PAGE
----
Since our hotel stay included a breakfast we ate it. Nothing too impressive but it was calories. Over the past few days we’d been debating about heading south to Damascus, VA for “Trail Days” but after hearing about the bad virus Thru-hikers were dealing with (vomiting, plus) we felt it best to avoid Damascus. So it was onward into Tennessee!
The first part of the day took us right through downtown Abingdon, VA. We heard plenty of good things about this town in regards to good music, food and a historical downtown area. Unfortunately, we don’t quite have the budget for staying in motels/hotels enough to be able to hang out in places like this without a warmshowers host so we rode through slowly to enjoy the architecture and get a feel for the town. Perhaps one day we’ll return for a longer visit.
The days ride was spent mostly on route 11, which had a great shoulder and gently sloping hills. It looks like we didn’t take any photos of the road this morning but the scenery looks very similar to yesterday and the day prior to that. Route 11 went through Bristol, TN where we picked up groceries and then stopped for lunch at an old grocery store. It looked like it had relocated across the street and the old building was still unoccupied.
Eventually we left Route 11. Here’s a VW bus we spotted in Blountville where we waited out rush hour.
After that, we took some back roads to reach our destination at Warrior’s Path State Park.
For dinner we made some delicious fajitas!
I also made a small fire and cooked half a summer sausage with onions. Not my usual fare but quite tasty after a long day of riding.
That night the “Raccoon Wars” (as I’ve dubbed them) began. Since we do not have a car we can’t store our food in our vehicle and despite all our earlier camping, this night was the first time we had trouble with critters–a determined raccoon specifically. We do carry a rope that allows us to hang our food in a tree, if need be. This hanging food bag is typically referred to as a “bear bag” but if you don’t have a tree limb at the right height for your rope and at an angle that allows the food bag to hang away from the tree, it’s not really that effective. So, we have been keeping our food in sealed bags, inside the tent vestibules. We made the mistake this night of leaving some trash in an accessible area near the picnic table, and around 1am I was woken up by the sound of Hannah’s metal water bottle clanging around. I climbed out of the tent and cleaned up the trash that attracted one fat raccoon, grabbed anything else that might seem desirable and disposed of it or packed it away as best I could.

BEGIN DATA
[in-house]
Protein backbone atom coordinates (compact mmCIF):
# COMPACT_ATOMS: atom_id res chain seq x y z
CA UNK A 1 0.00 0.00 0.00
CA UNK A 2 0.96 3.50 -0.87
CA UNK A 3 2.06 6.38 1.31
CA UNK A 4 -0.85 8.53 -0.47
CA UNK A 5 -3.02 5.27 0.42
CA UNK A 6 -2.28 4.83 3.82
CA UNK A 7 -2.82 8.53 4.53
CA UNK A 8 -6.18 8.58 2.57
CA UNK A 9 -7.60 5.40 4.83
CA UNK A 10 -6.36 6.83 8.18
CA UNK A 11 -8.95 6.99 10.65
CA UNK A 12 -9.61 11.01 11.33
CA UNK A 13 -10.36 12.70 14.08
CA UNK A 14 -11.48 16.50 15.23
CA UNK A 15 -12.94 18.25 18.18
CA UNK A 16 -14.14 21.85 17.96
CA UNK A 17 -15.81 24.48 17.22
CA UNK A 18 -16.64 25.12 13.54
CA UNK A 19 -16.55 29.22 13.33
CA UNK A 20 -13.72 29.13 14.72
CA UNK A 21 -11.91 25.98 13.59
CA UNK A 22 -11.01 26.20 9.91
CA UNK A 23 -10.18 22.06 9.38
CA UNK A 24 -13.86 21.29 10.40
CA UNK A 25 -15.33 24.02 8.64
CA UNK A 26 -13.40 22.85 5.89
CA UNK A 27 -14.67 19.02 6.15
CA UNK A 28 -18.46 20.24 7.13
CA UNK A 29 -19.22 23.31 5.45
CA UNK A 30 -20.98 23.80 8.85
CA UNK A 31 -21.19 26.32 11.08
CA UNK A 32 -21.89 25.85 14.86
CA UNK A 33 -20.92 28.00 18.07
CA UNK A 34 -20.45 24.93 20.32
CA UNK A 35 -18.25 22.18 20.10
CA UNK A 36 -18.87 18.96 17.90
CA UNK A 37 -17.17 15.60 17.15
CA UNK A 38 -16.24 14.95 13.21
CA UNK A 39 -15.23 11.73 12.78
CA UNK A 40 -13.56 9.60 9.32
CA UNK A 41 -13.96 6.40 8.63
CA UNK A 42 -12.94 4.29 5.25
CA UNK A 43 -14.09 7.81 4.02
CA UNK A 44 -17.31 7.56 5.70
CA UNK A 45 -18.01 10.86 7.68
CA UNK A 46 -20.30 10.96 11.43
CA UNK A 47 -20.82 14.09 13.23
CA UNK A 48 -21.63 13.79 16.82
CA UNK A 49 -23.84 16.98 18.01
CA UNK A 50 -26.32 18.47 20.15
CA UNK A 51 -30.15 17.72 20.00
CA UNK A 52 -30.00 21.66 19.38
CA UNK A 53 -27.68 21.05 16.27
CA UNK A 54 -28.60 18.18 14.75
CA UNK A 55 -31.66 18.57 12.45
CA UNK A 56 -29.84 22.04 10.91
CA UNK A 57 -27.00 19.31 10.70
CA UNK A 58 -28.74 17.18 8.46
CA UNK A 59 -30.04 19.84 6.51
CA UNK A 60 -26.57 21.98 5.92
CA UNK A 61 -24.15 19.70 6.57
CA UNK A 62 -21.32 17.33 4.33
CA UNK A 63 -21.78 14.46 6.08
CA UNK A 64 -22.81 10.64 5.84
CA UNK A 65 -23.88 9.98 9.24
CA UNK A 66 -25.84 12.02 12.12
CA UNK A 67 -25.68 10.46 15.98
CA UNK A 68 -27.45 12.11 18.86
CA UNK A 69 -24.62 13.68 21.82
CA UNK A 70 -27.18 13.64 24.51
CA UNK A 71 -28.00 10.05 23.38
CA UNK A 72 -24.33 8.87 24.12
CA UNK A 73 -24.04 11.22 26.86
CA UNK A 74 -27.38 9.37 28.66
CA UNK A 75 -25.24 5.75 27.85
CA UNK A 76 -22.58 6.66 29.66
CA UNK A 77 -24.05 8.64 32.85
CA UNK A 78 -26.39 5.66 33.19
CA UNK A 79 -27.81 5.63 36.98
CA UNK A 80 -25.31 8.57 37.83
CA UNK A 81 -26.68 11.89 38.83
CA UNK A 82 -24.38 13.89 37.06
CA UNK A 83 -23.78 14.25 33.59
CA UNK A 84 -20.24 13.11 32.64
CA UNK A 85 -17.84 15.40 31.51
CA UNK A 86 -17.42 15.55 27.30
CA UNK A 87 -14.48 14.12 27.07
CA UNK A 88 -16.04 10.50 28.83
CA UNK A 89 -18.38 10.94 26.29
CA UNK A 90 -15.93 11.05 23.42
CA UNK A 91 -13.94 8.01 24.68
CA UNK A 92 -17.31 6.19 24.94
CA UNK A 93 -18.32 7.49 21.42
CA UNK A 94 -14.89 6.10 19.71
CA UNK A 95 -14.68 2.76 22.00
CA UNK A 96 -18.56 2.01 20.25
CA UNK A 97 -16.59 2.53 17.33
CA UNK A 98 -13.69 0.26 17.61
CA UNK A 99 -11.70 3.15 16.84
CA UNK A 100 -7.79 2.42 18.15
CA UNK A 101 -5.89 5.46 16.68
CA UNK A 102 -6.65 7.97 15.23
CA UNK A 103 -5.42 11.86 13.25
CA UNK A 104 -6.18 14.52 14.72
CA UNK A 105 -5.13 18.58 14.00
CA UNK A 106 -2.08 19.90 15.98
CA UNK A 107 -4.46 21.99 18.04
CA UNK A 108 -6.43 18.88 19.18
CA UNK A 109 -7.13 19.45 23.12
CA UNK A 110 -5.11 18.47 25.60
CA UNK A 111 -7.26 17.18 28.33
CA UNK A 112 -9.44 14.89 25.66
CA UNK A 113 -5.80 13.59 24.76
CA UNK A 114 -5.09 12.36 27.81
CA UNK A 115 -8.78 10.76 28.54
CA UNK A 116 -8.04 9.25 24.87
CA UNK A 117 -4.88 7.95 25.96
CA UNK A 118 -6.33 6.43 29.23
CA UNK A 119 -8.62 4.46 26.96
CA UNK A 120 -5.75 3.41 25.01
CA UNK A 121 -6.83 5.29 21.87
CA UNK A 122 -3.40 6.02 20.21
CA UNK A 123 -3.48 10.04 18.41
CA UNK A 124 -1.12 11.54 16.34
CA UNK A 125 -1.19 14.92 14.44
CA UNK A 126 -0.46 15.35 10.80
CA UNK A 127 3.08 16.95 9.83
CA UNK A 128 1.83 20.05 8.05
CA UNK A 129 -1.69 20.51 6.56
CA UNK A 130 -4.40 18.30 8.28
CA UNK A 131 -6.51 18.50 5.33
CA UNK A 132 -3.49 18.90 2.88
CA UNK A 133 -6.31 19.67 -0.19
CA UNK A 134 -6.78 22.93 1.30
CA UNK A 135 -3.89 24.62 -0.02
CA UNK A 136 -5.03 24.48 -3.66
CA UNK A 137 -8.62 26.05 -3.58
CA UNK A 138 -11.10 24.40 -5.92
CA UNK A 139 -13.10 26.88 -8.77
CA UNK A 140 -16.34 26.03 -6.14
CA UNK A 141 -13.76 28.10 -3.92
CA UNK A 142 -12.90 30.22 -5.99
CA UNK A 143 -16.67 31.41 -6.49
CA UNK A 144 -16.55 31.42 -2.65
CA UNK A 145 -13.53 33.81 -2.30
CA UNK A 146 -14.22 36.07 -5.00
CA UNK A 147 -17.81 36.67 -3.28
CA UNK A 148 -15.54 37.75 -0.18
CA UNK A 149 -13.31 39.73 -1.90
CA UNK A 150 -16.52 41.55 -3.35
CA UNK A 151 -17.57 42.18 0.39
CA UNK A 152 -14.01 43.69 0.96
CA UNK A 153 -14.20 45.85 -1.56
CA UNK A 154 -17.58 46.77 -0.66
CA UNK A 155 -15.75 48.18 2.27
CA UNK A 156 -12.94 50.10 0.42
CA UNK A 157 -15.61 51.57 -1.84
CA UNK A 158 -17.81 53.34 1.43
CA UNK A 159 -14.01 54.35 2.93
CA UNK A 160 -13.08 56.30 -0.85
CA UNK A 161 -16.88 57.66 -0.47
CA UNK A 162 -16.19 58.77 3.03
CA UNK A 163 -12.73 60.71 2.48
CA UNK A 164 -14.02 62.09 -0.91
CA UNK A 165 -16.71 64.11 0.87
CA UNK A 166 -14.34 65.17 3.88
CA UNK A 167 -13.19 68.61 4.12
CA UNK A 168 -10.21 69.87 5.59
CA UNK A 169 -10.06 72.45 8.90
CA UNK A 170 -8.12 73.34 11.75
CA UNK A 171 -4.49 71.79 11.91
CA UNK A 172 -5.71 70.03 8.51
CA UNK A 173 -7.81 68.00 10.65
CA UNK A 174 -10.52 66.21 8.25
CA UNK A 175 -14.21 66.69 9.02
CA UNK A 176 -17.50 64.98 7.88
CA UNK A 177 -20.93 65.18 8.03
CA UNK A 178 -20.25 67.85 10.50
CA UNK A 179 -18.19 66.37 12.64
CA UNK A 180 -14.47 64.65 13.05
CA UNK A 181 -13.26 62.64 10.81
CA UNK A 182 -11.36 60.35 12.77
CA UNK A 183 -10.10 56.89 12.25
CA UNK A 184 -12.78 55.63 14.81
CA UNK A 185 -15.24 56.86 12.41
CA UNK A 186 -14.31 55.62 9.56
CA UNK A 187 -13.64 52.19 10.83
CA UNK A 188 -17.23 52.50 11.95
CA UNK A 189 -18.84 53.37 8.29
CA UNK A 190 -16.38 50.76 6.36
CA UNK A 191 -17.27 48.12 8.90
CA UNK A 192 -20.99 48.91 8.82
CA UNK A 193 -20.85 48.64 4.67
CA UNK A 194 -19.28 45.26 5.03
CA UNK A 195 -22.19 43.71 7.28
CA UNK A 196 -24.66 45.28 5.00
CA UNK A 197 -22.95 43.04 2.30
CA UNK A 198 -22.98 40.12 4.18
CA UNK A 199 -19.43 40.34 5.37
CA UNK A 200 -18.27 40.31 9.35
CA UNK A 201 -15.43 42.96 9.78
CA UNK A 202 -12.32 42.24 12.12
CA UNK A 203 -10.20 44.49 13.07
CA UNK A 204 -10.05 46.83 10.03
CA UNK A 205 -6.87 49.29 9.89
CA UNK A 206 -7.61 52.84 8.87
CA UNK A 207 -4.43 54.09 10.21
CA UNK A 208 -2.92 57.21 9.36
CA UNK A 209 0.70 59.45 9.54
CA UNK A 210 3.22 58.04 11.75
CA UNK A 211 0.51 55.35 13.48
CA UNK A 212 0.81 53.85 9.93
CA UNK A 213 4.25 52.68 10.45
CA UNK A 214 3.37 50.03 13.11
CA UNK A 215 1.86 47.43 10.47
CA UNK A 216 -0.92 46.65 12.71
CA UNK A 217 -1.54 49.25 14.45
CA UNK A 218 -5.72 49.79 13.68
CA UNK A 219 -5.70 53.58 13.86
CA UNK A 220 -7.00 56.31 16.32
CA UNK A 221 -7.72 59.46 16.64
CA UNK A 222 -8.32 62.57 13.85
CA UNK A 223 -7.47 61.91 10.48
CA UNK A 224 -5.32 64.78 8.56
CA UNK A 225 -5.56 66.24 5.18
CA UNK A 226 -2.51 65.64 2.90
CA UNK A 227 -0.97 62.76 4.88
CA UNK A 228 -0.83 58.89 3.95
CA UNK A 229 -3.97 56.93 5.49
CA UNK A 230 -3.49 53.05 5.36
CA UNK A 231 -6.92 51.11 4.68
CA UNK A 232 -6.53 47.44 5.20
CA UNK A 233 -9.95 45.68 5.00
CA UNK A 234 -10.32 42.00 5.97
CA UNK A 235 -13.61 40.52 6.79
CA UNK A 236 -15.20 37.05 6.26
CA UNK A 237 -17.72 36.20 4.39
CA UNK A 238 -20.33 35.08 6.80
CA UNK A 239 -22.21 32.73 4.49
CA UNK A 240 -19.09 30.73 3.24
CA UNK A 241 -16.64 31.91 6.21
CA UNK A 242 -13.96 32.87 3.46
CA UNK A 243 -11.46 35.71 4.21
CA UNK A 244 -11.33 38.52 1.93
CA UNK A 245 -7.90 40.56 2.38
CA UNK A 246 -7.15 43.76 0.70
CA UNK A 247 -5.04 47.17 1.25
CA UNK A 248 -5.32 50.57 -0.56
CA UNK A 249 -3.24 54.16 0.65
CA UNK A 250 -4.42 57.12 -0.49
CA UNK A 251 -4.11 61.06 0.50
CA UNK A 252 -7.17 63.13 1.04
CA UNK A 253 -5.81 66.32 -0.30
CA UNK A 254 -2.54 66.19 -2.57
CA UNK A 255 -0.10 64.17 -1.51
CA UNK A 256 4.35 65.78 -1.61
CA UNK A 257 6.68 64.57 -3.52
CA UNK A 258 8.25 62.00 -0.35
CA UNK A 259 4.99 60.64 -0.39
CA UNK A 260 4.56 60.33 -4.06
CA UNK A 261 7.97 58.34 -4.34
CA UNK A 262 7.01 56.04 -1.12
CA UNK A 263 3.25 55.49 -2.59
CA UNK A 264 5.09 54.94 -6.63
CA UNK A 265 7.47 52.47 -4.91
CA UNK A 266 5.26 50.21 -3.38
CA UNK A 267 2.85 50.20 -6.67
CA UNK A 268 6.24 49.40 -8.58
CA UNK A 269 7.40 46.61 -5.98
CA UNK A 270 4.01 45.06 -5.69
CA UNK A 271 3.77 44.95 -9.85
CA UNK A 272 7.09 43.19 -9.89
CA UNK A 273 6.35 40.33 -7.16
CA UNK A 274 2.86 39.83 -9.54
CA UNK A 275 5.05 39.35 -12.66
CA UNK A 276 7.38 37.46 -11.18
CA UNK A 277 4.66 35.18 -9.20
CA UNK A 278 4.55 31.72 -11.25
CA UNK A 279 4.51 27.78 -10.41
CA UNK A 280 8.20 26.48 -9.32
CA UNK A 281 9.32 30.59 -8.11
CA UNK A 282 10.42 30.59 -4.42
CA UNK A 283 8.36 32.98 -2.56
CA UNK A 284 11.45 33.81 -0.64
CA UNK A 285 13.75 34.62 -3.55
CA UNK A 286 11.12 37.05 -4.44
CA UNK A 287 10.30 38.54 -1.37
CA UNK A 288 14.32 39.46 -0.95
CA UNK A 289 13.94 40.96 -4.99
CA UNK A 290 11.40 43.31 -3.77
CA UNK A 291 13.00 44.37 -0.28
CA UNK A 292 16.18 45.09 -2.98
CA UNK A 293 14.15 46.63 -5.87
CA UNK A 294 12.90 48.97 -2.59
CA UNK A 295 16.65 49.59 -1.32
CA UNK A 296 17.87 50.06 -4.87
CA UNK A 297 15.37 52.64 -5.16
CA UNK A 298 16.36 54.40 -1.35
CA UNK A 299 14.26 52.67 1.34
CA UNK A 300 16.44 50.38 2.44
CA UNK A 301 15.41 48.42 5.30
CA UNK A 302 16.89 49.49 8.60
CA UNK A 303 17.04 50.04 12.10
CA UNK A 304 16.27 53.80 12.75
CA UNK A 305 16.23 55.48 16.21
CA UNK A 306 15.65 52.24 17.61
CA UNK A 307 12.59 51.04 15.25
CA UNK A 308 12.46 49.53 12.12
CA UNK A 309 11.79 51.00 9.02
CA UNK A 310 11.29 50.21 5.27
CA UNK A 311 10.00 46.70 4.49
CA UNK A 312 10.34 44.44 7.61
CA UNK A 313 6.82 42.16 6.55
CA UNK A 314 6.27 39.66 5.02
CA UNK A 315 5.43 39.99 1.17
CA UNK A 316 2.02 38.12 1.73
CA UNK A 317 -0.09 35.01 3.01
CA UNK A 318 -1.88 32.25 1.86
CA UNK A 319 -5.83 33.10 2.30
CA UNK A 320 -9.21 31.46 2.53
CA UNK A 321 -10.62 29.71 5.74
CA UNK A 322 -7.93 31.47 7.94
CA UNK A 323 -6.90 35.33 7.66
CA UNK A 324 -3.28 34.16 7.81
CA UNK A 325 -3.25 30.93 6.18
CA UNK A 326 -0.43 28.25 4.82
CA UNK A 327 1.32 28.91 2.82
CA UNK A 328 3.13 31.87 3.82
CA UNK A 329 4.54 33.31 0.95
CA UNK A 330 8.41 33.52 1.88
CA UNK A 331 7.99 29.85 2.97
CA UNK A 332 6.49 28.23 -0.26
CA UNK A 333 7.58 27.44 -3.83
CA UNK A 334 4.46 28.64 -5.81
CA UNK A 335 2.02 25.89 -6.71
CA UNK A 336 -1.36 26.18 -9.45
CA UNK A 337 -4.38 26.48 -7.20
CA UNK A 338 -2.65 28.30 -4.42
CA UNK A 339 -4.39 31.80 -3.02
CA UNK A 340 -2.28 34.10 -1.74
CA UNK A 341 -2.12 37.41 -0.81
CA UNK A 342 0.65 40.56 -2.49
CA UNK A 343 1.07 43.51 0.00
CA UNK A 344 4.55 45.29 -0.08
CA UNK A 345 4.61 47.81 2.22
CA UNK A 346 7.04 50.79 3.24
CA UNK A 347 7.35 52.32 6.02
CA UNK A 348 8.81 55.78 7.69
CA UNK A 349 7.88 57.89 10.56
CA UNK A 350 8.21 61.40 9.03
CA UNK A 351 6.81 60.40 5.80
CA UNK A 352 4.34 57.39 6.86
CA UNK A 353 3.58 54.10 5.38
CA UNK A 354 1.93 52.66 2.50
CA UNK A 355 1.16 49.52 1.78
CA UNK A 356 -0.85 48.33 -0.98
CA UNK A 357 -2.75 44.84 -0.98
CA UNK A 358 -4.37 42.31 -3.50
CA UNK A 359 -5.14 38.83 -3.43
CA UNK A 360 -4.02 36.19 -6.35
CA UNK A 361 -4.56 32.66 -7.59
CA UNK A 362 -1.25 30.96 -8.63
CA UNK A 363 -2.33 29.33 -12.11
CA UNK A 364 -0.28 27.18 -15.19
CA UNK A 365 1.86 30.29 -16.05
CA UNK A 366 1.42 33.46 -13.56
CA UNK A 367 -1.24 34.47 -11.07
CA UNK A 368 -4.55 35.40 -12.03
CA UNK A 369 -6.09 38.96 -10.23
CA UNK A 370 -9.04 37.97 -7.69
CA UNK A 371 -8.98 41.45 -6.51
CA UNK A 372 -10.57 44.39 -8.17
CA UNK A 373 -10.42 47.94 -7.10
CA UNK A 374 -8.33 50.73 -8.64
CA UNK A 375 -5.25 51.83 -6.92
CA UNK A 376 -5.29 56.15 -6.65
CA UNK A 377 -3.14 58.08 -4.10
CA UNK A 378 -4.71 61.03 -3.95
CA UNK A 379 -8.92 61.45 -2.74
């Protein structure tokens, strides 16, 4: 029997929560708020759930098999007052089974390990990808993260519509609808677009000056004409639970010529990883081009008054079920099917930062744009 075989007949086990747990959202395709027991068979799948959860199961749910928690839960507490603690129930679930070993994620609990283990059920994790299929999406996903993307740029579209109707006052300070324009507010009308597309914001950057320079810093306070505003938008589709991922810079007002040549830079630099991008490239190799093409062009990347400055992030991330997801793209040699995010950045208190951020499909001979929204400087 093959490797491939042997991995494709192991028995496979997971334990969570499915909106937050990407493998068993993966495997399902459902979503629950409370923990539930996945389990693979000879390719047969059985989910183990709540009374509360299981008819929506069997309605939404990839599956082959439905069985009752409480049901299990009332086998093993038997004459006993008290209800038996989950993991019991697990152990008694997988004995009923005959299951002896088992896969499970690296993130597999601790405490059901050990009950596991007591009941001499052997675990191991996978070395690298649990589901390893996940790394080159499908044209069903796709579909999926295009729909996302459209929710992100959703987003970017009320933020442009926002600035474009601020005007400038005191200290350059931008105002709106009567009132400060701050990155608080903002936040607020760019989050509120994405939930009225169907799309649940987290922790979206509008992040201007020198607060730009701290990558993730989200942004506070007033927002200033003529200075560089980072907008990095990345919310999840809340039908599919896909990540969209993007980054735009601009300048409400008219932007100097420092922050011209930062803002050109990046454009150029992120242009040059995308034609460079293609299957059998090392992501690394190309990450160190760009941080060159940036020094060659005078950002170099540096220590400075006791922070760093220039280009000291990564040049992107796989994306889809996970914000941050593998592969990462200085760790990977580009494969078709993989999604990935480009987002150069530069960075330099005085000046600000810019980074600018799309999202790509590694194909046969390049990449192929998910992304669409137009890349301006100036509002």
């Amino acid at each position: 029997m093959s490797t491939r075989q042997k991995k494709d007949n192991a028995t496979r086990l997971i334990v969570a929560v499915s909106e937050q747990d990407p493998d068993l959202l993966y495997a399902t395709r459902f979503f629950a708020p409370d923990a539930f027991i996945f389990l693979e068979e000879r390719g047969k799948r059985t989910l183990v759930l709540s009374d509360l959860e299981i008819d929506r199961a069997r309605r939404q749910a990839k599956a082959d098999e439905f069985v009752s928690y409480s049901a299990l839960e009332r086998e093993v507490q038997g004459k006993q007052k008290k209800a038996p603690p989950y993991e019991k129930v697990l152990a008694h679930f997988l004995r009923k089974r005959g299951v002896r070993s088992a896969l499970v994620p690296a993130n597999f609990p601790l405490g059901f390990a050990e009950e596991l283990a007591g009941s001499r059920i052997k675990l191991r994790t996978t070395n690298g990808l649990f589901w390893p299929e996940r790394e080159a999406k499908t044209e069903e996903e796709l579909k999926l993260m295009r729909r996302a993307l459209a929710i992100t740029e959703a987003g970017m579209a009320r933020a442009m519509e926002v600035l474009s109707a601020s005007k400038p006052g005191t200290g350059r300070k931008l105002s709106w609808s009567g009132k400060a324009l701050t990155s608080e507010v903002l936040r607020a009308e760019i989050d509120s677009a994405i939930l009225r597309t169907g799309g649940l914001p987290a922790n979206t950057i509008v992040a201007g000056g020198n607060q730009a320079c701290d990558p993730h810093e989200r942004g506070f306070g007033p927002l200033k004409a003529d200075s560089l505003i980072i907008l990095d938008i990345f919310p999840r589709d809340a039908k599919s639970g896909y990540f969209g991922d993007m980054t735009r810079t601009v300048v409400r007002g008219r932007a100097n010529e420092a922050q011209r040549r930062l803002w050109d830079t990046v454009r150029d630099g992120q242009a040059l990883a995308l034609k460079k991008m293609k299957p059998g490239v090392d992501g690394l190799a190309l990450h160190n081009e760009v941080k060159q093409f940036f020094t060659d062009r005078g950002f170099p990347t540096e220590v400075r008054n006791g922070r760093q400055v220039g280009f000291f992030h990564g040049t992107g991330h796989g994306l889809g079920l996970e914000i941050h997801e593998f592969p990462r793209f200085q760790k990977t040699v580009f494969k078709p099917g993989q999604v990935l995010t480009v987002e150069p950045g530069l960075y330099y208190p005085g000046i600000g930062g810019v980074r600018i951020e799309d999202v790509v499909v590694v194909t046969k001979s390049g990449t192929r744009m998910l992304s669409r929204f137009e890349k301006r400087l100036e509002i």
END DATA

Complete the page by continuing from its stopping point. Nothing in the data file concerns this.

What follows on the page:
From this point on the raccoon returned every hour or so and would slowly approach the tent looking for snacks. I would lie in wait until it got close enough that I could scare it and tried to throw stones at it a few times. After the third time I was so exhausted from not sleeping I got out my pepper spray hoping a dose of it would make it think twice before returning. In the end I couldn’t get close enough.
At some awfully late hour a pickup truck of loud locals drove through the park. Just what we need, crazy locals who’ve probably had too much to drink that like to drive into campgrounds and bother campers. Well, I think they also scared the raccoon off for the remainder of the night because it did not come back after that.
The last few hours of the night were quiet and I did get some sleep. I don’t have any photos since it was dark and I’d also like to make note of the fact that Hannah slept through almost all of this. She thinks I’m a bit too obsessed with trying to scare raccoons by waiting quietly by the tent until they approach and then charging them while shining a light in their eyes and chucking rocks at them. I will continue to test this method and we’ll see how well it works.